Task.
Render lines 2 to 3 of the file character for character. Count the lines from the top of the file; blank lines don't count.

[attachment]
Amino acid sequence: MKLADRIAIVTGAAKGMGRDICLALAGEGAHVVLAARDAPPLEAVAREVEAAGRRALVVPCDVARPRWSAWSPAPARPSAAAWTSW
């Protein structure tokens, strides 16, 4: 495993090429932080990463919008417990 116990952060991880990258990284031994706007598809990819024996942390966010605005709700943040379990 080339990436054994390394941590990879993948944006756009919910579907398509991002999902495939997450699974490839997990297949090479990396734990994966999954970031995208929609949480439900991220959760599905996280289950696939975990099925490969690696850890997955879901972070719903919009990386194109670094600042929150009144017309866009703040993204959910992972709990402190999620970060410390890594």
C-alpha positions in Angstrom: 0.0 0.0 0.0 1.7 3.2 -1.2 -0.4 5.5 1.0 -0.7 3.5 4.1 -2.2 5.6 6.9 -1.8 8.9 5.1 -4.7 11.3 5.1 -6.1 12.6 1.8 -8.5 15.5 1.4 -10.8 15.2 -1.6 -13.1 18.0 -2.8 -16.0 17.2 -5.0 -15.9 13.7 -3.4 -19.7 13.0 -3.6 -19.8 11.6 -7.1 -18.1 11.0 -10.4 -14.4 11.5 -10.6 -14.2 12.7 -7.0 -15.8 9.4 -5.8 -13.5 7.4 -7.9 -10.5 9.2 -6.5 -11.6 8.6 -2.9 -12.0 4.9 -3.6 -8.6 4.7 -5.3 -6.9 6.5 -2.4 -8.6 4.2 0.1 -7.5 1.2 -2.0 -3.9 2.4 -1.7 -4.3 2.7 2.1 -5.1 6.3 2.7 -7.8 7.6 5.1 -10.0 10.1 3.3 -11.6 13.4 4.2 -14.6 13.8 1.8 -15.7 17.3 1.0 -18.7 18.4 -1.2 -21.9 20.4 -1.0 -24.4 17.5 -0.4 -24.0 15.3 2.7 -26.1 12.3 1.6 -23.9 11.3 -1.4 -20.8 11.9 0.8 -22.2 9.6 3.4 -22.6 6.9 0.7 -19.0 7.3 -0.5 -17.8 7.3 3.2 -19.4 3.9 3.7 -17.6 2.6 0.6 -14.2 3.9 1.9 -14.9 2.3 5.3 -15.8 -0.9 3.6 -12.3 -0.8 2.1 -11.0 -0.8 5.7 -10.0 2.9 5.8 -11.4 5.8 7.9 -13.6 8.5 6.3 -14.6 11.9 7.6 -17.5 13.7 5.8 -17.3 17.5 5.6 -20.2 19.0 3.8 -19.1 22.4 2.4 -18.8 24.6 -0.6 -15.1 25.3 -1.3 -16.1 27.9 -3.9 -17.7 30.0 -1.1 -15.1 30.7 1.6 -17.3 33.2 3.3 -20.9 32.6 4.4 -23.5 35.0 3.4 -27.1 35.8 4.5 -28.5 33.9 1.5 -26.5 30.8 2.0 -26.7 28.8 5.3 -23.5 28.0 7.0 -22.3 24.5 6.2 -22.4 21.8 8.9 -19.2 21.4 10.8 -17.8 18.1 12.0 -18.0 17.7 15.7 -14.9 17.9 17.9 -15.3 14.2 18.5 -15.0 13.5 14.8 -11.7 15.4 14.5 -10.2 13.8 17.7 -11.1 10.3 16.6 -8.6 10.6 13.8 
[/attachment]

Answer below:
């Protein structure tokens, strides 16, 4: 495993090429932080990463919008417990 116990952060991880990258990284031994706007598809990819024996942390966010605005709700943040379990 080339990436054994390394941590990879993948944006756009919910579907398509991002999902495939997450699974490839997990297949090479990396734990994966999954970031995208929609949480439900991220959760599905996280289950696939975990099925490969690696850890997955879901972070719903919009990386194109670094600042929150009144017309866009703040993204959910992972709990402190999620970060410390890594």
C-alpha positions in Angstrom: 0.0 0.0 0.0 1.7 3.2 -1.2 -0.4 5.5 1.0 -0.7 3.5 4.1 -2.2 5.6 6.9 -1.8 8.9 5.1 -4.7 11.3 5.1 -6.1 12.6 1.8 -8.5 15.5 1.4 -10.8 15.2 -1.6 -13.1 18.0 -2.8 -16.0 17.2 -5.0 -15.9 13.7 -3.4 -19.7 13.0 -3.6 -19.8 11.6 -7.1 -18.1 11.0 -10.4 -14.4 11.5 -10.6 -14.2 12.7 -7.0 -15.8 9.4 -5.8 -13.5 7.4 -7.9 -10.5 9.2 -6.5 -11.6 8.6 -2.9 -12.0 4.9 -3.6 -8.6 4.7 -5.3 -6.9 6.5 -2.4 -8.6 4.2 0.1 -7.5 1.2 -2.0 -3.9 2.4 -1.7 -4.3 2.7 2.1 -5.1 6.3 2.7 -7.8 7.6 5.1 -10.0 10.1 3.3 -11.6 13.4 4.2 -14.6 13.8 1.8 -15.7 17.3 1.0 -18.7 18.4 -1.2 -21.9 20.4 -1.0 -24.4 17.5 -0.4 -24.0 15.3 2.7 -26.1 12.3 1.6 -23.9 11.3 -1.4 -20.8 11.9 0.8 -22.2 9.6 3.4 -22.6 6.9 0.7 -19.0 7.3 -0.5 -17.8 7.3 3.2 -19.4 3.9 3.7 -17.6 2.6 0.6 -14.2 3.9 1.9 -14.9 2.3 5.3 -15.8 -0.9 3.6 -12.3 -0.8 2.1 -11.0 -0.8 5.7 -10.0 2.9 5.8 -11.4 5.8 7.9 -13.6 8.5 6.3 -14.6 11.9 7.6 -17.5 13.7 5.8 -17.3 17.5 5.6 -20.2 19.0 3.8 -19.1 22.4 2.4 -18.8 24.6 -0.6 -15.1 25.3 -1.3 -16.1 27.9 -3.9 -17.7 30.0 -1.1 -15.1 30.7 1.6 -17.3 33.2 3.3 -20.9 32.6 4.4 -23.5 35.0 3.4 -27.1 35.8 4.5 -28.5 33.9 1.5 -26.5 30.8 2.0 -26.7 28.8 5.3 -23.5 28.0 7.0 -22.3 24.5 6.2 -22.4 21.8 8.9 -19.2 21.4 10.8 -17.8 18.1 12.0 -18.0 17.7 15.7 -14.9 17.9 17.9 -15.3 14.2 18.5 -15.0 13.5 14.8 -11.7 15.4 14.5 -10.2 13.8 17.7 -11.1 10.3 16.6 -8.6 10.6 13.8 